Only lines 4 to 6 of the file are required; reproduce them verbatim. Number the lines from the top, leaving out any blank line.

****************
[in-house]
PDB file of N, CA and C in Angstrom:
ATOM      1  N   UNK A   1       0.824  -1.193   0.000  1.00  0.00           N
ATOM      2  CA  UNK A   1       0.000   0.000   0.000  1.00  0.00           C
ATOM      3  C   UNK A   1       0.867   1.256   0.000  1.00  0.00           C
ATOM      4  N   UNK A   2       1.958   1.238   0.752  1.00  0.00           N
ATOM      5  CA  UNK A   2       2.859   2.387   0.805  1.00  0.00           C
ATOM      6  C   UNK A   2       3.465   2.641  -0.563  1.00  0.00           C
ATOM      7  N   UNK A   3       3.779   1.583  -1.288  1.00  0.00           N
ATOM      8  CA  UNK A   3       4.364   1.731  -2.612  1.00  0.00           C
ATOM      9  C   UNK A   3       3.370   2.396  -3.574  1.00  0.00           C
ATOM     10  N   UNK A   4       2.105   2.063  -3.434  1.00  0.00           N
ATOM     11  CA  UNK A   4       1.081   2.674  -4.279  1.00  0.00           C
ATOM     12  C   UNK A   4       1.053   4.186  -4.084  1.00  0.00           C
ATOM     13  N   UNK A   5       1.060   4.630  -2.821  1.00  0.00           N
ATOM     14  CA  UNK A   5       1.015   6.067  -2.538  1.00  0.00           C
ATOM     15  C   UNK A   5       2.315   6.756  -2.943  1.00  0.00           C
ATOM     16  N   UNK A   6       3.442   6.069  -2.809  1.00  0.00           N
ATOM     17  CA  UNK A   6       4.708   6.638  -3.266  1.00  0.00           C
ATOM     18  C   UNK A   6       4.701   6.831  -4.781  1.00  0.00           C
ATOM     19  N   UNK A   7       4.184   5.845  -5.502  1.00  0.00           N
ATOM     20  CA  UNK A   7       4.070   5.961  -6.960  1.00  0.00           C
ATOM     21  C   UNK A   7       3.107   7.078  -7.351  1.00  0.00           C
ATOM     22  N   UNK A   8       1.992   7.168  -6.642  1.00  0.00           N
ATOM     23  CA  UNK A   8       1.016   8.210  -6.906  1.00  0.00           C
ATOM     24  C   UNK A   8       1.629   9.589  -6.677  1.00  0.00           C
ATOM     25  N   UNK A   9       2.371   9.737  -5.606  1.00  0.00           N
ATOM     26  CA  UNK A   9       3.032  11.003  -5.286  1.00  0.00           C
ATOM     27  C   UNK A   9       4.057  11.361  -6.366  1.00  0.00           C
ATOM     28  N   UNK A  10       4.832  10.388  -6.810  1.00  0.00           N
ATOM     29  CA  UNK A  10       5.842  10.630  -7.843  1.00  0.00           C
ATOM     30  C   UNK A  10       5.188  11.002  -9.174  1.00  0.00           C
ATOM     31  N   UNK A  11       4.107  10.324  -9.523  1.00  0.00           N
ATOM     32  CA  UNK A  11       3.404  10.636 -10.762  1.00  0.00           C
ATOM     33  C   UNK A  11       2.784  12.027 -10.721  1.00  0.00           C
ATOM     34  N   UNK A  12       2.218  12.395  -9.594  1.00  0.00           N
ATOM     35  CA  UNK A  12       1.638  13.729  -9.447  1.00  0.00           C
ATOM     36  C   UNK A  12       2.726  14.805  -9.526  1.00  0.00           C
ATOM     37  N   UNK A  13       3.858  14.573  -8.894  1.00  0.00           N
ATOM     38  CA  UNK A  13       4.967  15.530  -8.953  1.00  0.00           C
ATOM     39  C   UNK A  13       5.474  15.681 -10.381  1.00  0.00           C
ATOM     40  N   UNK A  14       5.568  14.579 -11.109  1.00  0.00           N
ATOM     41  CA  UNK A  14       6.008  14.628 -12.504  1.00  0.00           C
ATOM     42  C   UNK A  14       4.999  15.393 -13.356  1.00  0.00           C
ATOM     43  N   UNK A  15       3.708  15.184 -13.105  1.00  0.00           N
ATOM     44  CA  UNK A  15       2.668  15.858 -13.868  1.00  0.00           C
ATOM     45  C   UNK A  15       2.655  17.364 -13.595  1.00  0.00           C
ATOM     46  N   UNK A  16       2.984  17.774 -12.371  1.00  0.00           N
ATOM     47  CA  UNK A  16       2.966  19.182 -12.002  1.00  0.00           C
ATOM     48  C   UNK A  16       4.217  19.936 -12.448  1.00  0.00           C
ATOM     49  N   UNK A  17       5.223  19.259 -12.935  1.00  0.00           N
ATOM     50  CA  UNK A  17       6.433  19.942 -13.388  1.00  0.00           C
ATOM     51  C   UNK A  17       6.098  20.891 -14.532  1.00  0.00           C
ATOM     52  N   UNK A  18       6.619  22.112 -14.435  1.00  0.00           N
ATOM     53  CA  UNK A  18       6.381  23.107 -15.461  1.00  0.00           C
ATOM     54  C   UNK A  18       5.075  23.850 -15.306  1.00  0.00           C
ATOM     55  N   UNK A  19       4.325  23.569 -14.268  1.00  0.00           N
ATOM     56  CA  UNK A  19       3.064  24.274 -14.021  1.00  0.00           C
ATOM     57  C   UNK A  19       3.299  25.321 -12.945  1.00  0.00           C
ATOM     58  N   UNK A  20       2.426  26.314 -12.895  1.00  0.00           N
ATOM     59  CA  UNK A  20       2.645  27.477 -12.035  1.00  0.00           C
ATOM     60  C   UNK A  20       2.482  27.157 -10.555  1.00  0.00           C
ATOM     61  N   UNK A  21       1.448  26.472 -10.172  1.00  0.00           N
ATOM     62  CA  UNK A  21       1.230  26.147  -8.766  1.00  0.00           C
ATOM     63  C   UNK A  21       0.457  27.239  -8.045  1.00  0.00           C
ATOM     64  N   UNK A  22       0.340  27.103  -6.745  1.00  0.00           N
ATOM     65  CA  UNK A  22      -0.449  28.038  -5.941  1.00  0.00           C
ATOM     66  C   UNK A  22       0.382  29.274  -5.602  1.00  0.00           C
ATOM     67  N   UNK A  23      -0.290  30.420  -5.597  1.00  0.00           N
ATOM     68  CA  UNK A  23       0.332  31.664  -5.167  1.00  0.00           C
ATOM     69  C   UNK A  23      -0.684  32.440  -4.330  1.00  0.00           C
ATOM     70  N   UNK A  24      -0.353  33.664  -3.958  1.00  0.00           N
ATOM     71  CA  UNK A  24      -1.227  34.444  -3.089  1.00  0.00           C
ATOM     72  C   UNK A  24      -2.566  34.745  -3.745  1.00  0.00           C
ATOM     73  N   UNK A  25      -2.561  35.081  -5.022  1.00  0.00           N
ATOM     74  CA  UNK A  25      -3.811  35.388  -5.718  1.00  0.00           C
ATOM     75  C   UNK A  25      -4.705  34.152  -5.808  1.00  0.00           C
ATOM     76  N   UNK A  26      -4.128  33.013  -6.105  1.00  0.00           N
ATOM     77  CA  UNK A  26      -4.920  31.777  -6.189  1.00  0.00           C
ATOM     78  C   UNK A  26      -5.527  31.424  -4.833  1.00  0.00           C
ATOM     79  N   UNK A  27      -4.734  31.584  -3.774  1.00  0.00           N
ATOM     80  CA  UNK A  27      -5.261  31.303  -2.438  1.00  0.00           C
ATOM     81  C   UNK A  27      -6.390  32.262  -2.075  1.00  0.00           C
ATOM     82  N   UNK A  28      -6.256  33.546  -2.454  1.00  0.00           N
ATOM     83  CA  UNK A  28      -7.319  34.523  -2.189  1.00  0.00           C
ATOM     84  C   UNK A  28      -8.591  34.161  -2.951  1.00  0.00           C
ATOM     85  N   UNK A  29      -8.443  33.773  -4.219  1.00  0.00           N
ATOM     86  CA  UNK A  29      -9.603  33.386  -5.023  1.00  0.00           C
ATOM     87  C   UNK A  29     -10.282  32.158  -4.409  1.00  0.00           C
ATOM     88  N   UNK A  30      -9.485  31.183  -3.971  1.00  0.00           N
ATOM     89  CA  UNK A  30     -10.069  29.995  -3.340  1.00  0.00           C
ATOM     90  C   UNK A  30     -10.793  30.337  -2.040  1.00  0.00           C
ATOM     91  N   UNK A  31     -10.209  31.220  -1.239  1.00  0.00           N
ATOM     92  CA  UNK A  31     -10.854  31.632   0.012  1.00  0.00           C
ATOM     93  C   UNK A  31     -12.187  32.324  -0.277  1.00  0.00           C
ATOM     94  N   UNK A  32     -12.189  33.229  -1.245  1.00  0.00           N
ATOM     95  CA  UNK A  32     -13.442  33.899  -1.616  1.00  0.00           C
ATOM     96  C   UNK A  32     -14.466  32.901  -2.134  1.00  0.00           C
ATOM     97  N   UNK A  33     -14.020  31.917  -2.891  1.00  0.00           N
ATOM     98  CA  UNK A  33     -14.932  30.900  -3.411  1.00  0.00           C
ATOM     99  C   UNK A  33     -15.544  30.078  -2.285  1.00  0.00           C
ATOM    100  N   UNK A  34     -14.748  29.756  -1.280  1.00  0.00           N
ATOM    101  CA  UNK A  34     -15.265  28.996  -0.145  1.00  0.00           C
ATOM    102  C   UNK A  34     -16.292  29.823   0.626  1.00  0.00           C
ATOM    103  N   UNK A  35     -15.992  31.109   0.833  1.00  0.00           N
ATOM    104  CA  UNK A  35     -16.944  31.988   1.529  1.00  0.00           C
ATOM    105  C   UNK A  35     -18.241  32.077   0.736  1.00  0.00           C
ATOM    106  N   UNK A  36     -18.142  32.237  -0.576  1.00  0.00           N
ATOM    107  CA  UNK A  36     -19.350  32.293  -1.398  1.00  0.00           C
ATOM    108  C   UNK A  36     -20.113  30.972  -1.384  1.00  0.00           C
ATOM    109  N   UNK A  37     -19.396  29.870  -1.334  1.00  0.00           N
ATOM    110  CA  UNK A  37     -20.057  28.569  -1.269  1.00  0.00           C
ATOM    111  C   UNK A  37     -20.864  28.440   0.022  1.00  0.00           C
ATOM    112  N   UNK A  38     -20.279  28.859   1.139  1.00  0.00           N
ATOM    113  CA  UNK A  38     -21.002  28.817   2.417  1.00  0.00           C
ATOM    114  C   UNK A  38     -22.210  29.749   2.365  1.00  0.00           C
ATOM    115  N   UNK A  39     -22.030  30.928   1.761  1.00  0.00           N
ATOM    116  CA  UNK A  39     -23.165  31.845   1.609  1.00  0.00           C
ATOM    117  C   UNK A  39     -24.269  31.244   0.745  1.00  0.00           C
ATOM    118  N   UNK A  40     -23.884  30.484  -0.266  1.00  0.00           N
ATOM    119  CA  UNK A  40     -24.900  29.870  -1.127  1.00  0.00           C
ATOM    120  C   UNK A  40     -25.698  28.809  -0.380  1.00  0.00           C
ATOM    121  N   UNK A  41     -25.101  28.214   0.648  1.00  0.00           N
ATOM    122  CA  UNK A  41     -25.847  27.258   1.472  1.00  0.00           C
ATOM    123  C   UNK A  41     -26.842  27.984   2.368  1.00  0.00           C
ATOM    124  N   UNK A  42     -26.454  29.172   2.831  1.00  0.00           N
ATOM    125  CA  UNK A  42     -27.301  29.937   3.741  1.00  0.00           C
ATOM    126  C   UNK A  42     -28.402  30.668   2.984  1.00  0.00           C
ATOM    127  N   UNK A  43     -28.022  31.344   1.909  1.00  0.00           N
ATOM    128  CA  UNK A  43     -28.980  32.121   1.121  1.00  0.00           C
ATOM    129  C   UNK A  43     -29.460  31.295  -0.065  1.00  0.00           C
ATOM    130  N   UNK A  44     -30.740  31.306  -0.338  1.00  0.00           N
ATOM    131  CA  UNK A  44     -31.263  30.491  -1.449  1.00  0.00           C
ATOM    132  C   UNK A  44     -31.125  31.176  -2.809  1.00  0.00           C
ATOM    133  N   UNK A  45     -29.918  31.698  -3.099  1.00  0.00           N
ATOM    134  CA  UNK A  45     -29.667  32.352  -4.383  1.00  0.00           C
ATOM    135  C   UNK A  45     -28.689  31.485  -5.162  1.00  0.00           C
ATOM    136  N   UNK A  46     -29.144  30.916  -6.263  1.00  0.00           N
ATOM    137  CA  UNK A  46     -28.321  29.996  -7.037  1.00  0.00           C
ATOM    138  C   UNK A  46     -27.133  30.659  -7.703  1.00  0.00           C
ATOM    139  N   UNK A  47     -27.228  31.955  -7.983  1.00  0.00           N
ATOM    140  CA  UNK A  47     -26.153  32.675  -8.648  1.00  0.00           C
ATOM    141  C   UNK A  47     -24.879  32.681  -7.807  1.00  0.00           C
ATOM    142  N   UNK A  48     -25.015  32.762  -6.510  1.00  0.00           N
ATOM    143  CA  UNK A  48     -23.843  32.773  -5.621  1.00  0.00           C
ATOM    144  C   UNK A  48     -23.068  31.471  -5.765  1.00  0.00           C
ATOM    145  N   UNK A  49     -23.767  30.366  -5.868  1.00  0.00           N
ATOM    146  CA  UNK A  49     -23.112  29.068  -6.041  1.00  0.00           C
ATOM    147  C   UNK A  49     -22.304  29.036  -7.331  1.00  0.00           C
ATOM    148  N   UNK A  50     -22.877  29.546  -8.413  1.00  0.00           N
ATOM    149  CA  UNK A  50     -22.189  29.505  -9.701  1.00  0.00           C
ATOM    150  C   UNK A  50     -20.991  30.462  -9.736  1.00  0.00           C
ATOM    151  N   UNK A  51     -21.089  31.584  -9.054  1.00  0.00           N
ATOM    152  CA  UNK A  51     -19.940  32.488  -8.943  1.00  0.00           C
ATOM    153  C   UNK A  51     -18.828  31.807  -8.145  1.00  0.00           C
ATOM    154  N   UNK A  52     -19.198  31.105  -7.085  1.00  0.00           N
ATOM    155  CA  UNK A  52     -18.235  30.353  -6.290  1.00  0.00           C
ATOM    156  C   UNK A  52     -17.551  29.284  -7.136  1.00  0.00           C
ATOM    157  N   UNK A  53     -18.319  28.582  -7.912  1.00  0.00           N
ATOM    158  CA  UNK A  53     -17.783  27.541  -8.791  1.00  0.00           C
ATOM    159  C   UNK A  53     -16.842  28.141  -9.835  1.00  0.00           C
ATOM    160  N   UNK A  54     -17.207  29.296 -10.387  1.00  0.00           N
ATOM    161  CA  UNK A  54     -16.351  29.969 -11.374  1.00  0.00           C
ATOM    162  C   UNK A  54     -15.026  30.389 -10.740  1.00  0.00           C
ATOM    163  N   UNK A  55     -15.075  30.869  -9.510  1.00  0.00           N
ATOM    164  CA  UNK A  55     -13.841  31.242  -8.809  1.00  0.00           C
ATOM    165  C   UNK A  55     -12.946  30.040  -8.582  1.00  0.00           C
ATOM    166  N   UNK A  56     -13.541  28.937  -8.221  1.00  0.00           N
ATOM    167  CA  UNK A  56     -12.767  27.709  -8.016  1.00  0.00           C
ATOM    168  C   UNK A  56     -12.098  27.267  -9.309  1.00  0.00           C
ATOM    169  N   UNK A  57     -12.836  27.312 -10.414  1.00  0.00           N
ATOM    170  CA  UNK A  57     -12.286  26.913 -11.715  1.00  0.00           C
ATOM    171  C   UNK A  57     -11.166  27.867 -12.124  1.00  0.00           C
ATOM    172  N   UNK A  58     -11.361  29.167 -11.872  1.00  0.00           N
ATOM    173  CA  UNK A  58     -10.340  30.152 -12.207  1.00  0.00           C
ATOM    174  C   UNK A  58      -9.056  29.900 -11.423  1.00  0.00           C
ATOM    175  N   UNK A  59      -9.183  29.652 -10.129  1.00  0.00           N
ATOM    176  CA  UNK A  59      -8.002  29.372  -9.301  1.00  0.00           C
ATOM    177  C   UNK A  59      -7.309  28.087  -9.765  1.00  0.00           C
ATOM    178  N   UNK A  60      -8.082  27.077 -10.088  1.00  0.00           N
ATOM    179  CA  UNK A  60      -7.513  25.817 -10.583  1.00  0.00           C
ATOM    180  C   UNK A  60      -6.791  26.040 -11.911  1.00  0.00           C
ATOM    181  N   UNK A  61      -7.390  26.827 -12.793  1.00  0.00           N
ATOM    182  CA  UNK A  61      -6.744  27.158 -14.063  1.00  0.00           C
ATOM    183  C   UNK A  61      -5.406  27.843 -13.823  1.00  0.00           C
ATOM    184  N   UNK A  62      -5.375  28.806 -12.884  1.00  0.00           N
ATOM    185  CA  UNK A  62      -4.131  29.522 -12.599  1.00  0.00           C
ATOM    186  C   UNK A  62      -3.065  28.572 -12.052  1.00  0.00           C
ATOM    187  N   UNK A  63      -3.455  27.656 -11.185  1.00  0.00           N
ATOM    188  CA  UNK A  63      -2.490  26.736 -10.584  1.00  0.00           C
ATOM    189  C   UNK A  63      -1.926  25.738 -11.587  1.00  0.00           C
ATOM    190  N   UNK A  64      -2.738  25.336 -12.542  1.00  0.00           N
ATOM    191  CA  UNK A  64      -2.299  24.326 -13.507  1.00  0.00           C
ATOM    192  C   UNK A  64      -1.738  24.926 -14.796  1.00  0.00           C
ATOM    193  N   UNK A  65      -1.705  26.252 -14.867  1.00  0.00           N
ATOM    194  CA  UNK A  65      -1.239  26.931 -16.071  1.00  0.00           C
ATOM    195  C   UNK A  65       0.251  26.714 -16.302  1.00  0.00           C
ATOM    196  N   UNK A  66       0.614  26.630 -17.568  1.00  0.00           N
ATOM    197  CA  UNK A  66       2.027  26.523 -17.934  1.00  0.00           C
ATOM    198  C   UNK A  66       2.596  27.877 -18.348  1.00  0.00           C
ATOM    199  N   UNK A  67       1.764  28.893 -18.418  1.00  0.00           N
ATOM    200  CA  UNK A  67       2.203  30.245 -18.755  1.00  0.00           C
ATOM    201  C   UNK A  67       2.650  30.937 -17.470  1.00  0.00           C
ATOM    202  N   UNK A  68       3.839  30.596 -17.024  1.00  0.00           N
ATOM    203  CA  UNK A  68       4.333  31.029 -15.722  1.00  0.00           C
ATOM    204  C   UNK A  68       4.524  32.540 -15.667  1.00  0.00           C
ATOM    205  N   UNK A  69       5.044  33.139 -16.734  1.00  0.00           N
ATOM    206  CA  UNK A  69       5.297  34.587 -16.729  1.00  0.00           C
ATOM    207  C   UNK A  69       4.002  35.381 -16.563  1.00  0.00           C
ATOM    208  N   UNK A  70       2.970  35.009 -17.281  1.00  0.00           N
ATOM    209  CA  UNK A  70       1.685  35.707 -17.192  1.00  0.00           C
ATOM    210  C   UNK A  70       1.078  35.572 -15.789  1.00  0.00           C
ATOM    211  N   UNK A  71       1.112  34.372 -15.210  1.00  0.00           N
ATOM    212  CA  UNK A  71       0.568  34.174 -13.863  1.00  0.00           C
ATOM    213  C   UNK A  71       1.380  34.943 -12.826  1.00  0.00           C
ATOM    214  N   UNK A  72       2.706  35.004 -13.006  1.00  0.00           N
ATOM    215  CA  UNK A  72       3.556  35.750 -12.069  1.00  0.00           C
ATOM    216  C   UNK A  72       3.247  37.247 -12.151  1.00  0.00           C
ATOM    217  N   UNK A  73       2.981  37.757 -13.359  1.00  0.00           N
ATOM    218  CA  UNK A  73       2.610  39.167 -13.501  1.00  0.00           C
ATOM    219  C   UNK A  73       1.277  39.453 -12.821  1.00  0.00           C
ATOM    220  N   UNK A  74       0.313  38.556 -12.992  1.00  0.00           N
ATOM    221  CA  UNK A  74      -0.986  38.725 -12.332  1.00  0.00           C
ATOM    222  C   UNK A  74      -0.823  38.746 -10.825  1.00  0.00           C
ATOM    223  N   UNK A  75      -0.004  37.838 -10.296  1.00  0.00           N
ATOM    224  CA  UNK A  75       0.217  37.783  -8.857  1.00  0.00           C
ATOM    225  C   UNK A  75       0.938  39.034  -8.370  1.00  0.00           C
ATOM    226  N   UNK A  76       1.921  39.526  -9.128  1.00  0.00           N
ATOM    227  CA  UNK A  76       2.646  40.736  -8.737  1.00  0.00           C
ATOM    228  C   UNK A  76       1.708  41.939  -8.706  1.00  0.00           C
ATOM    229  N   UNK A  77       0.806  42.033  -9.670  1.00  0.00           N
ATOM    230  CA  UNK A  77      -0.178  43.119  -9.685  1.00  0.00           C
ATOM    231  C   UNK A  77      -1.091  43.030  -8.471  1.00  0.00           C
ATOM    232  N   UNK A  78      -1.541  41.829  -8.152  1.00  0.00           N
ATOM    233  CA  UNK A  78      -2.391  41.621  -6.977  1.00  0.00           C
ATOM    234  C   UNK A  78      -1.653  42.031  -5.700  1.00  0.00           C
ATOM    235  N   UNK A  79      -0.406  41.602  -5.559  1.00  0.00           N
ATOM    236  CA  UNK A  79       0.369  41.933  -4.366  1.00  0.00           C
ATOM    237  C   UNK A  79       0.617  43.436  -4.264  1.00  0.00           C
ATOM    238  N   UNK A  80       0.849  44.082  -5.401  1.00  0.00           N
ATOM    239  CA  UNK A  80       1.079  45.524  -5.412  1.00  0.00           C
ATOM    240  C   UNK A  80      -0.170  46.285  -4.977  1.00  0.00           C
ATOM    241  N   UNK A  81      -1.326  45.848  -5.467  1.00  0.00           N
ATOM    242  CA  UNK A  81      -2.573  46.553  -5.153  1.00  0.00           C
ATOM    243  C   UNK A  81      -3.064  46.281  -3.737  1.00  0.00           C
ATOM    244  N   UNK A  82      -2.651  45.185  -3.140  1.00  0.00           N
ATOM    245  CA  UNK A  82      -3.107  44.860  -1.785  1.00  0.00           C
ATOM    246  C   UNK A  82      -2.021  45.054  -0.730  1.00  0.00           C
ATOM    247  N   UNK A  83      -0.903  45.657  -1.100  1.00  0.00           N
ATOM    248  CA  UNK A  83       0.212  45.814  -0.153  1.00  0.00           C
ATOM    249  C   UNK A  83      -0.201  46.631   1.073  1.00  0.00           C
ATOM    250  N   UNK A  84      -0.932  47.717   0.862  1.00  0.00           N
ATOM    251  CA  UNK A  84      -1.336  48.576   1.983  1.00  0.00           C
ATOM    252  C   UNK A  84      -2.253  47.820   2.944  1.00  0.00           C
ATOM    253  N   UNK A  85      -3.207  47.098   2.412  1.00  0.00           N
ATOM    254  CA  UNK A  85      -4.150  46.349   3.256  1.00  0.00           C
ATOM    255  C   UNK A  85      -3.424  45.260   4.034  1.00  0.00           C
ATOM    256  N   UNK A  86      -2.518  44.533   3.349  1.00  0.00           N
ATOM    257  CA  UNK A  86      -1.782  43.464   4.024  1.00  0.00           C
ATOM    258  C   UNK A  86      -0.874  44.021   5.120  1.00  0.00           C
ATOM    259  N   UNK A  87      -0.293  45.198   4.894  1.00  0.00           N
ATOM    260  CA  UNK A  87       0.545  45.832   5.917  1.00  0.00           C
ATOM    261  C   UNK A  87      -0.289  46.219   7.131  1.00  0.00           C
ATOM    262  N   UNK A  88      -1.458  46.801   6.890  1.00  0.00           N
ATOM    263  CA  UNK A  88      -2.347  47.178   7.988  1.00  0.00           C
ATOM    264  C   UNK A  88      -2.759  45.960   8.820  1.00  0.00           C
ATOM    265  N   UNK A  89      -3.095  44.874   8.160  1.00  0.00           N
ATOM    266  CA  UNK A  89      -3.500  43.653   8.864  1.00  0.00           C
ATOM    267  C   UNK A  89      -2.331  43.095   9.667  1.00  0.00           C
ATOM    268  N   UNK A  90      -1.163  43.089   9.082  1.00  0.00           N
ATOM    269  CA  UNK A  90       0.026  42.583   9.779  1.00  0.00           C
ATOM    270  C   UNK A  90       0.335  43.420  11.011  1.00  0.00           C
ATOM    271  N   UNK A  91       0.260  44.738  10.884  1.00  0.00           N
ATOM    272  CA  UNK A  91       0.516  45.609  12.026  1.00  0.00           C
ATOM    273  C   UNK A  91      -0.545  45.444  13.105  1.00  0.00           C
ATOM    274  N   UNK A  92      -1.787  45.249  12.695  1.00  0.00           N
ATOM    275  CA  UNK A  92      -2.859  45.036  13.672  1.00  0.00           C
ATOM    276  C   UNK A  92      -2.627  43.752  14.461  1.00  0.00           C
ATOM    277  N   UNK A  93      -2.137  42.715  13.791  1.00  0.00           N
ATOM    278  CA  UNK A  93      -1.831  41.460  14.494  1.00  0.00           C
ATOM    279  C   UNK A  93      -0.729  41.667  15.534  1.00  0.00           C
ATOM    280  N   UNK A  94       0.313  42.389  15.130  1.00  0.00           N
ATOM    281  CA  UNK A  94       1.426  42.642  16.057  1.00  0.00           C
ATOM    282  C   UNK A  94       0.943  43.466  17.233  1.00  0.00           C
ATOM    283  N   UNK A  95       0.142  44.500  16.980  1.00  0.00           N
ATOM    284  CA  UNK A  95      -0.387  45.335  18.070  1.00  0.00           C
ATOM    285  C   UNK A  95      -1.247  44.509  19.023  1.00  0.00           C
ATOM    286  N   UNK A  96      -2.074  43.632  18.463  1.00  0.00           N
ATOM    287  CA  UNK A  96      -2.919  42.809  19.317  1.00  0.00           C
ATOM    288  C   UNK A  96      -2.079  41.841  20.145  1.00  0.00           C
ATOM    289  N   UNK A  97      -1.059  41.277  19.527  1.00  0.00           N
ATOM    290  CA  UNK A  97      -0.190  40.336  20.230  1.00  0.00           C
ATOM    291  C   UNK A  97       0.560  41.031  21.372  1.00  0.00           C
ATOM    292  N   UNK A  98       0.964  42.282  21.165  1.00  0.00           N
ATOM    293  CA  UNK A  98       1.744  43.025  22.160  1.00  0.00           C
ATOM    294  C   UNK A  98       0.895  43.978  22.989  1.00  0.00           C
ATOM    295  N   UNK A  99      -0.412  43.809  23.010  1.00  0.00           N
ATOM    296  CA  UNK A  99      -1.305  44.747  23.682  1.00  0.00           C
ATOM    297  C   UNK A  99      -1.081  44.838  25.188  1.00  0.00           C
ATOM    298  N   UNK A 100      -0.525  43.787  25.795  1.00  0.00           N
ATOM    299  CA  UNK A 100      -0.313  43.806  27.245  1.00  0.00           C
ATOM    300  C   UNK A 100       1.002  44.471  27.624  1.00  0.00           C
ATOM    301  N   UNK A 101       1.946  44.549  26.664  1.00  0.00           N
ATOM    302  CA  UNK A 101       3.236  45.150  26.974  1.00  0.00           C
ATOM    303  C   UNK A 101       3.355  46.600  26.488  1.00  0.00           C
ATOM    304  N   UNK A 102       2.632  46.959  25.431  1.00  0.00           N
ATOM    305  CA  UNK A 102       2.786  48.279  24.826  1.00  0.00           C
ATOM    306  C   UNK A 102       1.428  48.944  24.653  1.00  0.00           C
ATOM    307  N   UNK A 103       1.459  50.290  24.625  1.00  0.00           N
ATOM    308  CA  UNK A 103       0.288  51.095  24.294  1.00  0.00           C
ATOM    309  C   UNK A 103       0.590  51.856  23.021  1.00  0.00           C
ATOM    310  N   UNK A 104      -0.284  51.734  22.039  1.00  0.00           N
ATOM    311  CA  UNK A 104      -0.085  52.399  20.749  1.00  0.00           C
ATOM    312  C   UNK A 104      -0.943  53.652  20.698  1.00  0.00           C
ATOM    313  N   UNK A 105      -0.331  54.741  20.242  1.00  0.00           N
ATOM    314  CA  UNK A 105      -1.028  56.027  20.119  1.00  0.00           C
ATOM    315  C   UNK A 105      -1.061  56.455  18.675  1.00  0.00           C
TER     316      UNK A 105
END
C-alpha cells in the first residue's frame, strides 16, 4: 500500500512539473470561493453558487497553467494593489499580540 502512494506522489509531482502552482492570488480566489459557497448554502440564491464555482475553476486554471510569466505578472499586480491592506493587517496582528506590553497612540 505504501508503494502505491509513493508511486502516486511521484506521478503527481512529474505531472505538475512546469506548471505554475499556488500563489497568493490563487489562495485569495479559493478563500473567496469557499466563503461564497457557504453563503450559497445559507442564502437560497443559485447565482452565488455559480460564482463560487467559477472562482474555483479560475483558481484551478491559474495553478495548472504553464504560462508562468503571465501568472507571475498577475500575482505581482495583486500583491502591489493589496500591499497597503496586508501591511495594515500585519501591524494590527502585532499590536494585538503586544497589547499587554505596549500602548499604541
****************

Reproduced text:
ATOM      2  CA  UNK A   1       0.000   0.000   0.000  1.00  0.00           C
ATOM      3  C   UNK A   1       0.867   1.256   0.000  1.00  0.00           C
ATOM      4  N   UNK A   2       1.958   1.238   0.752  1.00  0.00           N